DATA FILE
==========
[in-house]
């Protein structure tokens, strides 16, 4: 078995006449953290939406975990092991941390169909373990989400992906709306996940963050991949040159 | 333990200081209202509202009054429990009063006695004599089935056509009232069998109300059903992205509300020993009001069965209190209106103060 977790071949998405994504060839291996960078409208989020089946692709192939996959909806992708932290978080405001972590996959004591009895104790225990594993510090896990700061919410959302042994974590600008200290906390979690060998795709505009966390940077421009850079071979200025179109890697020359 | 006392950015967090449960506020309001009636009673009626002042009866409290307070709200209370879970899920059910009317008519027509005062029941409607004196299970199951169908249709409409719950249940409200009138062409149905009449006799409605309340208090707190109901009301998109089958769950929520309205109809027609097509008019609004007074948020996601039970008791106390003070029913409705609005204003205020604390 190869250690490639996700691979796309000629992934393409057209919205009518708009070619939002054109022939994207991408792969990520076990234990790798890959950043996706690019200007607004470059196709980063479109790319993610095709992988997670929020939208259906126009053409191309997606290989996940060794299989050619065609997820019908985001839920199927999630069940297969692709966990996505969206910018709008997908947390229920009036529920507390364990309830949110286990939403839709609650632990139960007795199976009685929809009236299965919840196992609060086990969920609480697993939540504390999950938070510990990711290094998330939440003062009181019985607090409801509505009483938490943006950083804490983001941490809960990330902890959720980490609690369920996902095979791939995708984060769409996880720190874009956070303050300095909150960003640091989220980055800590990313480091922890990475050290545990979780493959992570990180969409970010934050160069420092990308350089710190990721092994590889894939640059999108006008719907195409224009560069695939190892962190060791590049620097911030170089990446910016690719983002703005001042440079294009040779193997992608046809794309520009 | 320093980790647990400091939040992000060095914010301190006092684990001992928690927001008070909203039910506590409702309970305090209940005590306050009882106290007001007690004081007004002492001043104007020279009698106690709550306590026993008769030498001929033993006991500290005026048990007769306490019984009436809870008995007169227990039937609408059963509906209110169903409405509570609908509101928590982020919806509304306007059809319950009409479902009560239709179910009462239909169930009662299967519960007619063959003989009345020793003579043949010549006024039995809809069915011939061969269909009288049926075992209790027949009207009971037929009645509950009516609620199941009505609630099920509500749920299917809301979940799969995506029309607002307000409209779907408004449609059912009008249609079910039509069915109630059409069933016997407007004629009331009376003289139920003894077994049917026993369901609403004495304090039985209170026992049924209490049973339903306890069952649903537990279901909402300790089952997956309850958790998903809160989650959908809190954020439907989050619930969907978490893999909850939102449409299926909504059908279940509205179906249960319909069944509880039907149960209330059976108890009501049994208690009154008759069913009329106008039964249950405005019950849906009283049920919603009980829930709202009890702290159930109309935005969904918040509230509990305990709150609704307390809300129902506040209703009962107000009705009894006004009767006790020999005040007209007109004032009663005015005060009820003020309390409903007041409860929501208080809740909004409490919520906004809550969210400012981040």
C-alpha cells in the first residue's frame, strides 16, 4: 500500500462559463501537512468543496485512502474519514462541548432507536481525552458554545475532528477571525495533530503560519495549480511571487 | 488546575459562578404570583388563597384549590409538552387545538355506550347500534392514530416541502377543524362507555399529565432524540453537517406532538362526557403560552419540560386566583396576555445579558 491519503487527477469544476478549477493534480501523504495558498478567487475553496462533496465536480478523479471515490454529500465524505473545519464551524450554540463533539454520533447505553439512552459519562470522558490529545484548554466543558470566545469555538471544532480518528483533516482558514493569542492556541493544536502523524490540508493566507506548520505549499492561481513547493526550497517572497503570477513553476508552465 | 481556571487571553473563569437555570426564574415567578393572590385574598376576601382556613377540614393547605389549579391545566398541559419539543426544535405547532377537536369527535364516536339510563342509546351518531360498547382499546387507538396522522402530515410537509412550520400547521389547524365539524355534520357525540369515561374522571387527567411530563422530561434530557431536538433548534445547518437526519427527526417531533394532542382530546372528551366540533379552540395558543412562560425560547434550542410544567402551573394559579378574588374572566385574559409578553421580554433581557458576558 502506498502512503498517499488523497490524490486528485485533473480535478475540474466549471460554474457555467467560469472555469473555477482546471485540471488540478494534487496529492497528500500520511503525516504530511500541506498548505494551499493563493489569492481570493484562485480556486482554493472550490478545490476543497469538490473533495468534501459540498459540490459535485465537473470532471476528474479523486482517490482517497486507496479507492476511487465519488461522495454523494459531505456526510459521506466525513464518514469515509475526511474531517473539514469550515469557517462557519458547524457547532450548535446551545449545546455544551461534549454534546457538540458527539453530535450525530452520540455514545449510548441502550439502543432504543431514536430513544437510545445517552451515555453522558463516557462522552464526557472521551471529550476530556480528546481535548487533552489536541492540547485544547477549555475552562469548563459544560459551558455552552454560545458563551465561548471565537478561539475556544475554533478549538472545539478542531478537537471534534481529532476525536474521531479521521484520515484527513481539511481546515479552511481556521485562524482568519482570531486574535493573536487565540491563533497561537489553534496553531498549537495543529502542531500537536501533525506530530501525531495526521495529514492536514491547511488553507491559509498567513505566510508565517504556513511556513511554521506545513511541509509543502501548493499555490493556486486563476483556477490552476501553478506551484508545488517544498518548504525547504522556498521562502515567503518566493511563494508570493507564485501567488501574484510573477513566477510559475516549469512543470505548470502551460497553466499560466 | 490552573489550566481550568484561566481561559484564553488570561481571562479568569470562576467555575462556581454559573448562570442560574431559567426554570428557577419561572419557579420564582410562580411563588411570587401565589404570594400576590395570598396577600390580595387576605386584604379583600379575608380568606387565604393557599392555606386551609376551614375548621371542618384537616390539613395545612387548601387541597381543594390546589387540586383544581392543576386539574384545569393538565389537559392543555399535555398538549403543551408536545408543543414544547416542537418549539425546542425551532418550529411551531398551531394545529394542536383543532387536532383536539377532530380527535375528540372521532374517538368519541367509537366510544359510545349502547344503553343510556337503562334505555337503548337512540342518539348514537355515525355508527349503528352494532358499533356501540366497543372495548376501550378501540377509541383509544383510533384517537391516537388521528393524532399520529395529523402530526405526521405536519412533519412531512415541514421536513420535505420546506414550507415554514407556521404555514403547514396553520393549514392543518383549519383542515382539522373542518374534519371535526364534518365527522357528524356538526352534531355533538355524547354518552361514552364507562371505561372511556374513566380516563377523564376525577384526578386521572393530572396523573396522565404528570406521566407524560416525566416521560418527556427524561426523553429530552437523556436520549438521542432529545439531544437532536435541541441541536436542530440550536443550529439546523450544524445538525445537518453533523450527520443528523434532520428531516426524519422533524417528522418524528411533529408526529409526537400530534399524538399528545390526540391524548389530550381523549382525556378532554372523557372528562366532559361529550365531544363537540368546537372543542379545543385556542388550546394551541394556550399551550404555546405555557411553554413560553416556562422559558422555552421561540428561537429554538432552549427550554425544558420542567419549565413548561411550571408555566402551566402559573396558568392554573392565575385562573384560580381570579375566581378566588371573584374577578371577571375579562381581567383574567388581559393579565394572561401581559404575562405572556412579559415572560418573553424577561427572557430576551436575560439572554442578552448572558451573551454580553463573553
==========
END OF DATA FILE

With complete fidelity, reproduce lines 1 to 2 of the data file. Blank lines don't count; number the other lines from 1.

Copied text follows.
[in-house]
């Protein structure tokens, strides 16, 4: 078995006449953290939406975990092991941390169909373990989400992906709306996940963050991949040159 | 333990200081209202509202009054429990009063006695004599089935056509009232069998109300059903992205509300020993009001069965209190209106103060 977790071949998405994504060839291996960078409208989020089946692709192939996959909806992708932290978080405001972590996959004591009895104790225990594993510090896990700061919410959302042994974590600008200290906390979690060998795709505009966390940077421009850079071979200025179109890697020359 | 006392950015967090449960506020309001009636009673009626002042009866409290307070709200209370879970899920059910009317008519027509005062029941409607004196299970199951169908249709409409719950249940409200009138062409149905009449006799409605309340208090707190109901009301998109089958769950929520309205109809027609097509008019609004007074948020996601039970008791106390003070029913409705609005204003205020604390 190869250690490639996700691979796309000629992934393409057209919205009518708009070619939002054109022939994207991408792969990520076990234990790798890959950043996706690019200007607004470059196709980063479109790319993610095709992988997670929020939208259906126009053409191309997606290989996940060794299989050619065609997820019908985001839920199927999630069940297969692709966990996505969206910018709008997908947390229920009036529920507390364990309830949110286990939403839709609650632990139960007795199976009685929809009236299965919840196992609060086990969920609480697993939540504390999950938070510990990711290094998330939440003062009181019985607090409801509505009483938490943006950083804490983001941490809960990330902890959720980490609690369920996902095979791939995708984060769409996880720190874009956070303050300095909150960003640091989220980055800590990313480091922890990475050290545990979780493959992570990180969409970010934050160069420092990308350089710190990721092994590889894939640059999108006008719907195409224009560069695939190892962190060791590049620097911030170089990446910016690719983002703005001042440079294009040779193997992608046809794309520009 | 320093980790647990400091939040992000060095914010301190006092684990001992928690927001008070909203039910506590409702309970305090209940005590306050009882106290007001007690004081007004002492001043104007020279009698106690709550306590026993008769030498001929033993006991500290005026048990007769306490019984009436809870008995007169227990039937609408059963509906209110169903409405509570609908509101928590982020919806509304306007059809319950009409479902009560239709179910009462239909169930009662299967519960007619063959003989009345020793003579043949010549006024039995809809069915011939061969269909009288049926075992209790027949009207009971037929009645509950009516609620199941009505609630099920509500749920299917809301979940799969995506029309607002307000409209779907408004449609059912009008249609079910039509069915109630059409069933016997407007004629009331009376003289139920003894077994049917026993369901609403004495304090039985209170026992049924209490049973339903306890069952649903537990279901909402300790089952997956309850958790998903809160989650959908809190954020439907989050619930969907978490893999909850939102449409299926909504059908279940509205179906249960319909069944509880039907149960209330059976108890009501049994208690009154008759069913009329106008039964249950405005019950849906009283049920919603009980829930709202009890702290159930109309935005969904918040509230509990305990709150609704307390809300129902506040209703009962107000009705009894006004009767006790020999005040007209007109004032009663005015005060009820003020309390409903007041409860929501208080809740909004409490919520906004809550969210400012981040």